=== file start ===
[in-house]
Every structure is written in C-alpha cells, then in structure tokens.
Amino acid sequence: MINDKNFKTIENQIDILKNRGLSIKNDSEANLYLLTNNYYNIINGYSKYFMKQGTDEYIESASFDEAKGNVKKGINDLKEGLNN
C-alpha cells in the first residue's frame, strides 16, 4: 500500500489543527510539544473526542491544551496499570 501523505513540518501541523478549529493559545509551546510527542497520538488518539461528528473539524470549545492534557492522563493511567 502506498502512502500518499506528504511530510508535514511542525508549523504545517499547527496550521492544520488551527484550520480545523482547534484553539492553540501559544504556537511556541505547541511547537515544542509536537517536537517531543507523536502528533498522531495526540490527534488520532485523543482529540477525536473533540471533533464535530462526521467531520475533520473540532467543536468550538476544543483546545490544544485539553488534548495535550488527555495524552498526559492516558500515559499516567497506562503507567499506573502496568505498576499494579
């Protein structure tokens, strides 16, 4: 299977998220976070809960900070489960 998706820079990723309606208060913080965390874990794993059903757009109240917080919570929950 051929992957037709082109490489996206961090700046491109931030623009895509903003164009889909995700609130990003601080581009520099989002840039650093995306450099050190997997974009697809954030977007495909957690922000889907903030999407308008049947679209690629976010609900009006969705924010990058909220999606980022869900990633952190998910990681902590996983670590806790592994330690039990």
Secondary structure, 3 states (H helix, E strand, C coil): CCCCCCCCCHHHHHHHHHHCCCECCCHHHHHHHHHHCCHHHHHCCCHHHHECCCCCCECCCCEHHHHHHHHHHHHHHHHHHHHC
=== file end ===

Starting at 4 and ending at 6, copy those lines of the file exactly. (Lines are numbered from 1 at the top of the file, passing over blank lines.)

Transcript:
C-alpha cells in the first residue's frame, strides 16, 4: 500500500489543527510539544473526542491544551496499570 501523505513540518501541523478549529493559545509551546510527542497520538488518539461528528473539524470549545492534557492522563493511567 502506498502512502500518499506528504511530510508535514511542525508549523504545517499547527496550521492544520488551527484550520480545523482547534484553539492553540501559544504556537511556541505547541511547537515544542509536537517536537517531543507523536502528533498522531495526540490527534488520532485523543482529540477525536473533540471533533464535530462526521467531520475533520473540532467543536468550538476544543483546545490544544485539553488534548495535550488527555495524552498526559492516558500515559499516567497506562503507567499506573502496568505498576499494579
């Protein structure tokens, strides 16, 4: 299977998220976070809960900070489960 998706820079990723309606208060913080965390874990794993059903757009109240917080919570929950 051929992957037709082109490489996206961090700046491109931030623009895509903003164009889909995700609130990003601080581009520099989002840039650093995306450099050190997997974009697809954030977007495909957690922000889907903030999407308008049947679209690629976010609900009006969705924010990058909220999606980022869900990633952190998910990681902590996983670590806790592994330690039990």
Secondary structure, 3 states (H helix, E strand, C coil): CCCCCCCCCHHHHHHHHHHCCCECCCHHHHHHHHHHCCHHHHHCCCHHHHECCCCCCECCCCEHHHHHHHHHHHHHHHHHHHHC